Updates to USDA-RMA regulations for Cover Crop use as a Forage Source on Prevented Planting Acres

June 25, 2019 10:10 PM
Blog Post

Last week the USDA’s Risk Management Agency (RMA) changed the rules for when farmers who planted cover crops on prevented plant acres will be permitted to hay, graze, or chop those fields. Previously farmers were not allowed to hay or graze until after November 1, but that date has been moved up to September 1 for this year (2019).

In addition to moving the date from November 1 to September 1 for this year, RMA also determined that silage, haylage, and baleage will be treated in the same manner as haying and grazing for this year. Therefore, producers will be able to hay, graze, or cut cover crops for silage, haylage or baleage on prevented plant acres on or after September 1 and still maintain eligibility for their full 2019 prevented planting indemnity.

Note: These changes have currently just been made for 2019, and farmers still cannot harvest for grain or seed from cover crops on prevented plant acres. Please contact your crop insurance provider if you have specific questions on coverage and also to communicate your intended plans.

This is a game changer for farmers looking to get some forage value out of a cover crop planted on prevented planting acres. Earlier this spring, we posted an article on Cover Crop Options on Prevented Planting Fields and one on Forage Options with Prevented Planting Fields. With RMA’s changes to crop insurance regulations along with looking at the extended forecast of a cooler than normal summer, below are some additional thoughts regarding cover crop considerations with prevented planting fields from a forage perspective.

For farmers looking to maximize tonnage, planting corn as a cover crop and then harvesting for silage will likely give you more tonnage, especially if we do end up with a cooler than normal summer. Warm-season grasses like millets, sorghum, and sorghum-sudan require more heat than corn, and consequently if we don’t get enough heat, they won’t grow very well.

Also, if you are planning on using a cover crop for forage, pay attention to herbicide label restrictions for herbicides either applied to those fields or what you might plan to apply for crop rotations and grazing or forage. These restrictions must be followed if you plan to use the cover crop as a forage source. If a cover crop species is not specifically listed on the herbicide label it falls under the all other crops category on the label.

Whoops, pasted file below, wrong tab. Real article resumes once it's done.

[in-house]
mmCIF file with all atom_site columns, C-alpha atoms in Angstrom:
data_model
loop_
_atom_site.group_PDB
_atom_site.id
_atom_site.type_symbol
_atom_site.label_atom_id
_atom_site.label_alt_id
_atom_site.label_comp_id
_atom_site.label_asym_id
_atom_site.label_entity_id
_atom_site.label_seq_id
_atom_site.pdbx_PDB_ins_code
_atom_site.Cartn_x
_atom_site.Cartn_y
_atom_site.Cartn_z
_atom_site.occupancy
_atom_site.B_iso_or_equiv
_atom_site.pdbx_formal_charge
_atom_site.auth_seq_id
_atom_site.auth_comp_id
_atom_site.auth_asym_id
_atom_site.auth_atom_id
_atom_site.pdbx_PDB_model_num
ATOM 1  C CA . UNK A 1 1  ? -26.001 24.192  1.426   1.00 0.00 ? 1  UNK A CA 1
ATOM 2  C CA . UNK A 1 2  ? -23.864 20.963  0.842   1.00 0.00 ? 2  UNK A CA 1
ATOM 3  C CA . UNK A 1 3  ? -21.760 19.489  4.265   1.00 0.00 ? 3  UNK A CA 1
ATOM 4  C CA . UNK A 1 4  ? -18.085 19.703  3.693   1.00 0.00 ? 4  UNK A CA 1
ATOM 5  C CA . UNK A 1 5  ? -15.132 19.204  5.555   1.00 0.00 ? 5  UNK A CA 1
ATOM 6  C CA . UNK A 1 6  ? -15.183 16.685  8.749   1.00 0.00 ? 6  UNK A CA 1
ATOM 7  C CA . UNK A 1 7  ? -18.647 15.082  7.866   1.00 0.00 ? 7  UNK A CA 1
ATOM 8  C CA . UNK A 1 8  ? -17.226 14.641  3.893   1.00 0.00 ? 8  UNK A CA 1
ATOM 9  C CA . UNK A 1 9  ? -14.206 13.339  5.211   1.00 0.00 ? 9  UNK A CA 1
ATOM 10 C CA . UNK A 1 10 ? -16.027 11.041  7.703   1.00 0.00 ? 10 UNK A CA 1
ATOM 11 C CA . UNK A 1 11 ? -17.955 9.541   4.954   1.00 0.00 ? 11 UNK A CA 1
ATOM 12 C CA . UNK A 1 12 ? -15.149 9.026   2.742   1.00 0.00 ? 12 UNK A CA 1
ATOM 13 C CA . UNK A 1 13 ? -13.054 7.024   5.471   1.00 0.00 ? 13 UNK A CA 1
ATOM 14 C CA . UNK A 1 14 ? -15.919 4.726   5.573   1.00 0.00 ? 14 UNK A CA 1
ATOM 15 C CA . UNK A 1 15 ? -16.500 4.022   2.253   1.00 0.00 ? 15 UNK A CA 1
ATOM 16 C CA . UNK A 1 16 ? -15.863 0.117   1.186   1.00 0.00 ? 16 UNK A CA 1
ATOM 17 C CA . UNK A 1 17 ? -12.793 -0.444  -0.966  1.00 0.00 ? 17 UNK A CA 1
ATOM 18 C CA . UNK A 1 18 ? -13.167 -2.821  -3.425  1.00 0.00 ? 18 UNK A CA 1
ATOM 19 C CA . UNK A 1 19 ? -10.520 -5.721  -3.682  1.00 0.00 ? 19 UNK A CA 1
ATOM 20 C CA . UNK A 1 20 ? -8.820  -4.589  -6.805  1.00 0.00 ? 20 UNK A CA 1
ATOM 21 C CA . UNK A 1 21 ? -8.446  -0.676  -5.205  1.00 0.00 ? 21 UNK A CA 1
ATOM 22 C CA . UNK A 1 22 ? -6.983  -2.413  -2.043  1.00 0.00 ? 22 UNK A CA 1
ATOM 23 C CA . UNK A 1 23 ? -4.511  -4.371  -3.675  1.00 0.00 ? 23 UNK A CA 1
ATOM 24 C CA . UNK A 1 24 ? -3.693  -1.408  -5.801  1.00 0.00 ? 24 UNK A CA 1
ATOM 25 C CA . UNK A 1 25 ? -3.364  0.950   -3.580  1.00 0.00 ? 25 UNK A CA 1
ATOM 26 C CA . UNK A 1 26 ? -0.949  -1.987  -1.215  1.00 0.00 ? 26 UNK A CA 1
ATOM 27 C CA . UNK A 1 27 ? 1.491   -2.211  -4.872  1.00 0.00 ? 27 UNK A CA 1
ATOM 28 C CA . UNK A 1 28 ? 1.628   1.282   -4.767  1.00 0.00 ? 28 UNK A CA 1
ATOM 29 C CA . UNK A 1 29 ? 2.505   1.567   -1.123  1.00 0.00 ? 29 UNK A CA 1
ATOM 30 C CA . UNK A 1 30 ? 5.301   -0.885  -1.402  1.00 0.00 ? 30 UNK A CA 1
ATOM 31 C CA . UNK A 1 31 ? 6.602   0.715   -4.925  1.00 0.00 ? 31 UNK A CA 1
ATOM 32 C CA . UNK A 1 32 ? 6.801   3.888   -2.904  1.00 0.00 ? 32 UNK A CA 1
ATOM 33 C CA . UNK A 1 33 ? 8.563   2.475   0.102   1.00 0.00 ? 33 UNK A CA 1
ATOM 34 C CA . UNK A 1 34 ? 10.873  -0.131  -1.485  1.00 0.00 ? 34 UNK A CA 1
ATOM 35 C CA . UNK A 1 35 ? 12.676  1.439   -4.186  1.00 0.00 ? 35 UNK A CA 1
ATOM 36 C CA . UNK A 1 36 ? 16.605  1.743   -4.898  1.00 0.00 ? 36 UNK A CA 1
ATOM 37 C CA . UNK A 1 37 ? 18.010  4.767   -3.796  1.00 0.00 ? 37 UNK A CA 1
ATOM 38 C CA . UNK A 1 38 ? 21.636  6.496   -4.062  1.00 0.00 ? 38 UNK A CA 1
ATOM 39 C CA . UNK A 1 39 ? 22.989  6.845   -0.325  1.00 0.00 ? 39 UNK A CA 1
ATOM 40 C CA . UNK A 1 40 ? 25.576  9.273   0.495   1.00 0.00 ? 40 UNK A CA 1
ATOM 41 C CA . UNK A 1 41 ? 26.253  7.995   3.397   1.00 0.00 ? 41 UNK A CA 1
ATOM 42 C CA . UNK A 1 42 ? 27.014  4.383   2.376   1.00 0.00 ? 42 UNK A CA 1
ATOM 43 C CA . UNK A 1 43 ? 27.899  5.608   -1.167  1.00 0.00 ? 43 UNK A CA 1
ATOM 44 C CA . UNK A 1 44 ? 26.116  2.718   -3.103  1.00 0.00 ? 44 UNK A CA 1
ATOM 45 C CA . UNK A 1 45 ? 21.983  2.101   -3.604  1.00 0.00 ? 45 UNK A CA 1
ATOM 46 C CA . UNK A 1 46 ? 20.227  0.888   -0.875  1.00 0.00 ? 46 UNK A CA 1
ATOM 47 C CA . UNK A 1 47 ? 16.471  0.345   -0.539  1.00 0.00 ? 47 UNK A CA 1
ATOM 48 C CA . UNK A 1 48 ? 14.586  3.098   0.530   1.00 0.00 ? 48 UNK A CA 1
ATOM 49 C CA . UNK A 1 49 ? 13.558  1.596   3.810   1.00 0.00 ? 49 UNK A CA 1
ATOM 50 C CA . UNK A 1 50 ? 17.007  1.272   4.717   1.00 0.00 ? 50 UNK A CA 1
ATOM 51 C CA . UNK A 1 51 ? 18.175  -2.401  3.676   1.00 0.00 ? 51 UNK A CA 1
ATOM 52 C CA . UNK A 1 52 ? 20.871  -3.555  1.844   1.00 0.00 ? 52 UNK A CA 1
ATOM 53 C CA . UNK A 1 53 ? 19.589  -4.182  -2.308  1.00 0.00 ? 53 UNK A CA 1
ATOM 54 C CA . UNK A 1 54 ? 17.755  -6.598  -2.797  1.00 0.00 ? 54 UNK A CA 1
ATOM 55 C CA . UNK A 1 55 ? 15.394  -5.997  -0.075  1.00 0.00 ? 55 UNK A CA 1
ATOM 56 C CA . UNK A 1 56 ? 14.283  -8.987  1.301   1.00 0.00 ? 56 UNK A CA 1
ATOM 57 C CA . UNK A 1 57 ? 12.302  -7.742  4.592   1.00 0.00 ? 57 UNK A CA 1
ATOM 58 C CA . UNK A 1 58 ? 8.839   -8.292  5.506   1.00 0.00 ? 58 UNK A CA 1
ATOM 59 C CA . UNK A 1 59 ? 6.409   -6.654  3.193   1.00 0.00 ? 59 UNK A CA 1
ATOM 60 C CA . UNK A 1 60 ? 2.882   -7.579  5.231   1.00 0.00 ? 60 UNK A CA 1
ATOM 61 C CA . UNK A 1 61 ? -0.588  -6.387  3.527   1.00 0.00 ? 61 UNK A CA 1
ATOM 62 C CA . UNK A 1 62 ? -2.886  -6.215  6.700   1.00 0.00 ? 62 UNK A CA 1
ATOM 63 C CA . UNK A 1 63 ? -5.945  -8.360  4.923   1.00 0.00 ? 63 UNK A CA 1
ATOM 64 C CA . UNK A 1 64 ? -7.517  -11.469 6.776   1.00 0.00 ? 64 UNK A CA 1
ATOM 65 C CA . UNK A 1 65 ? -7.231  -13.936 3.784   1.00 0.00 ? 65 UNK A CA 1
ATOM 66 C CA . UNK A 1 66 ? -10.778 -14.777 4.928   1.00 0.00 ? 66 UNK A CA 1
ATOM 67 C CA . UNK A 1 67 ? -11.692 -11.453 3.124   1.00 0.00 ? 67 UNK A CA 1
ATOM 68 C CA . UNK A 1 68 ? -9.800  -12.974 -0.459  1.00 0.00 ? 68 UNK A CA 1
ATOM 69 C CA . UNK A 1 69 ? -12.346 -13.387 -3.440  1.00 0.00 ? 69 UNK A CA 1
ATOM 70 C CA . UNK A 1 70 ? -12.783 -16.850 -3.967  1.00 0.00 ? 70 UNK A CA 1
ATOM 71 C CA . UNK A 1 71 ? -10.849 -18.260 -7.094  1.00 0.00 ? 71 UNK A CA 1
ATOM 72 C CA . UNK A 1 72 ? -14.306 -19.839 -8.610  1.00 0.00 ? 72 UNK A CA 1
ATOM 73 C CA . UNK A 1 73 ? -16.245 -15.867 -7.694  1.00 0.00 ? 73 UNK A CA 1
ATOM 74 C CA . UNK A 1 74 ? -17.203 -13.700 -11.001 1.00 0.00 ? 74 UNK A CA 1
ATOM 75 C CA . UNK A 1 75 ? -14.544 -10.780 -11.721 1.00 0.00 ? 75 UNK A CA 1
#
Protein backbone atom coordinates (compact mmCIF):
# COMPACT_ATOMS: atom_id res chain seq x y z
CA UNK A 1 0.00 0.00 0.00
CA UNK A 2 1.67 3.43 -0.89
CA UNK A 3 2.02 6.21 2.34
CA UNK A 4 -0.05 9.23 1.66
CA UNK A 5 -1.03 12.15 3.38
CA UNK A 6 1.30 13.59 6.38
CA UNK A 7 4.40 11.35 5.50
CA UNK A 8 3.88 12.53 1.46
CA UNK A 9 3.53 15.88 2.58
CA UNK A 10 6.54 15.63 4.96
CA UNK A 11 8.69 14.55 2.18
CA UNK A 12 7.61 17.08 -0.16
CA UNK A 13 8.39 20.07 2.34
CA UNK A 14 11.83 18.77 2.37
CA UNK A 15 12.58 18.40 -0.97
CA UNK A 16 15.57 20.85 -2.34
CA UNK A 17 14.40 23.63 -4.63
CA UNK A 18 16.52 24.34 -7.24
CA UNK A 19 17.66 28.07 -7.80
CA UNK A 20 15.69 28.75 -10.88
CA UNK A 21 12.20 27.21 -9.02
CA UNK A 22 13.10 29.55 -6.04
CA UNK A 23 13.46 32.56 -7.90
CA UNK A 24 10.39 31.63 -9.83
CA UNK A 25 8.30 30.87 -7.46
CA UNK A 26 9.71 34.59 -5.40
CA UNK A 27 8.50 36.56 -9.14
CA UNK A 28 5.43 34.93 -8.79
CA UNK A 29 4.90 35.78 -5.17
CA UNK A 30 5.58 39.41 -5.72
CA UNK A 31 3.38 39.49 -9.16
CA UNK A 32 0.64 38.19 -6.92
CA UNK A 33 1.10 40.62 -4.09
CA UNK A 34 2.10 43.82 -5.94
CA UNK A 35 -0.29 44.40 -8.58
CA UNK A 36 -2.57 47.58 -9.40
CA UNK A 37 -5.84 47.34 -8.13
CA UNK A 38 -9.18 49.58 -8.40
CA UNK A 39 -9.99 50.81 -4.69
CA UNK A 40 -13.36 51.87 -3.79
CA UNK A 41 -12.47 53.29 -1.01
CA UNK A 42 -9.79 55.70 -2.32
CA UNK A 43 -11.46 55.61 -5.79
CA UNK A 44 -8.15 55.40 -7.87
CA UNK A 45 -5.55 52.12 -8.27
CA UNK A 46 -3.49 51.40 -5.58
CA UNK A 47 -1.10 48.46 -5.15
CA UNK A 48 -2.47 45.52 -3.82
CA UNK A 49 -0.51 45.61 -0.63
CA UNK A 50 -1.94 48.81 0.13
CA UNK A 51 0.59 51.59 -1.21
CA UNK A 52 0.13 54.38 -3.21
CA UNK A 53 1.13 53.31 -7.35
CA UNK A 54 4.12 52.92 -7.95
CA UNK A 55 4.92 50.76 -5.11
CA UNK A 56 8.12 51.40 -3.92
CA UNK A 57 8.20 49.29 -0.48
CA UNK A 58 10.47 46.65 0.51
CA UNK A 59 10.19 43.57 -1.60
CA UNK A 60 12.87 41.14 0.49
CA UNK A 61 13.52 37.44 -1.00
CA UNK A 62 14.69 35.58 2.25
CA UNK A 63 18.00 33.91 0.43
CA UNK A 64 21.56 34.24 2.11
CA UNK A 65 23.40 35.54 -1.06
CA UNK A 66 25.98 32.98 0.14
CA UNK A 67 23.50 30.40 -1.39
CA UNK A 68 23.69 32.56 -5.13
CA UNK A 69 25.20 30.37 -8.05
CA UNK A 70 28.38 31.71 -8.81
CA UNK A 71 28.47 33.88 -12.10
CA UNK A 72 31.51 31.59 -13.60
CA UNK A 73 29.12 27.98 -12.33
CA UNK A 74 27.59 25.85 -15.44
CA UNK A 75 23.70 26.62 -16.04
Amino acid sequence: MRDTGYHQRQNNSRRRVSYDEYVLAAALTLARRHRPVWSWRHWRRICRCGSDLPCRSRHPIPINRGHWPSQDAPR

In addition to paying attention to herbicide labels also double check seed treatment labels if you use leftover/unplanted soybeans or corn seed as a cover crop on prevent plant acres for any forage or grazing restrictions. For instance, the ILeVo labels states that soybeans treated with ILeVo should not be grazed or used as hay. A great resource to double check pesticide labels or seed treatment labels is cdms.net.
 

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Rebecca Vittetoe Field Agronomist in EC Iowa

Rebecca Vittetoe is an extension field agronomist in east central Iowa. Educational programs are available for farmers, agribusiness, pesticide applicators, and certified crop advisors.

Areas of expertise include agronomy, field crop production and management of corn, soybeans, and...

Brian Lang Field Agronomist in NE Iowa

Brian Lang conducts Iowa State University Extension and Outreach programs in crop production and protection in northeast Iowa. Frequent clients include farmers, ag chemical and fertilizer dealers, seed dealers, crop consultants, and farm managers.  Provide timely in-season crop management inform...

Meaghan Anderson Field Agronomist in Central Iowa

Meaghan Anderson is a field agronomist in central Iowa and an extension field specialist at Iowa State University Extension and Outreach. Educational programming is available for farmers, agribusinesses, pesticide applicators, certified crop advisors, and other individuals interested in...